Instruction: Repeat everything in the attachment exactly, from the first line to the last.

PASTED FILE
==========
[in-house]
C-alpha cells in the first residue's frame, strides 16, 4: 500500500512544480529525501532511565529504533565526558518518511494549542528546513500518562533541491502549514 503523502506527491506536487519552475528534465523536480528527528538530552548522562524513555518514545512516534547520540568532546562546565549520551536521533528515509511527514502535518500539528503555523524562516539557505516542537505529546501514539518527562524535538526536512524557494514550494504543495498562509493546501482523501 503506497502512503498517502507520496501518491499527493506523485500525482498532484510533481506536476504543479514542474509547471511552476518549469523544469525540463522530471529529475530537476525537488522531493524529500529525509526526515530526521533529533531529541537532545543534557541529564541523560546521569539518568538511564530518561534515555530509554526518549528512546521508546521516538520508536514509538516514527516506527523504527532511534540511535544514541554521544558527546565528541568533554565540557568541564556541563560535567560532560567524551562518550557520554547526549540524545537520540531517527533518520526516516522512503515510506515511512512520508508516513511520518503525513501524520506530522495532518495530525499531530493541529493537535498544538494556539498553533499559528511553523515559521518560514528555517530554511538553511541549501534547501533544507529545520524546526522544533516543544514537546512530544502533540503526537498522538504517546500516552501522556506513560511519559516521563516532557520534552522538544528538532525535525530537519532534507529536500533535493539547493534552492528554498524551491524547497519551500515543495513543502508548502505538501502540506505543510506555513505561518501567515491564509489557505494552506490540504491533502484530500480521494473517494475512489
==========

[in-house]
C-alpha cells in the first residue's frame, strides 16, 4: 500500500512544480529525501532511565529504533565526558518518511494549542528546513500518562533541491502549514 503523502506527491506536487519552475528534465523536480528527528538530552548522562524513555518514545512516534547520540568532546562546565549520551536521533528515509511527514502535518500539528503555523524562516539557505516542537505529546501514539518527562524535538526536512524557494514550494504543495498562509493546501482523501 503506497502512503498517502507520496501518491499527493506523485500525482498532484510533481506536476504543479514542474509547471511552476518549469523544469525540463522530471529529475530537476525537488522531493524529500529525509526526515530526521533529533531529541537532545543534557541529564541523560546521569539518568538511564530518561534515555530509554526518549528512546521508546521516538520508536514509538516514527516506527523504527532511534540511535544514541554521544558527546565528541568533554565540557568541564556541563560535567560532560567524551562518550557520554547526549540524545537520540531517527533518520526516516522512503515510506515511512512520508508516513511520518503525513501524520506530522495532518495530525499531530493541529493537535498544538494556539498553533499559528511553523515559521518560514528555517530554511538553511541549501534547501533544507529545520524546526522544533516543544514537546512530544502533540503526537498522538504517546500516552501522556506513560511519559516521563516532557520534552522538544528538532525535525530537519532534507529536500533535493539547493534552492528554498524551491524547497519551500515543495513543502508548502505538501502540506505543510506555513505561518501567515491564509489557505494552506490540504491533502484530500480521494473517494475512489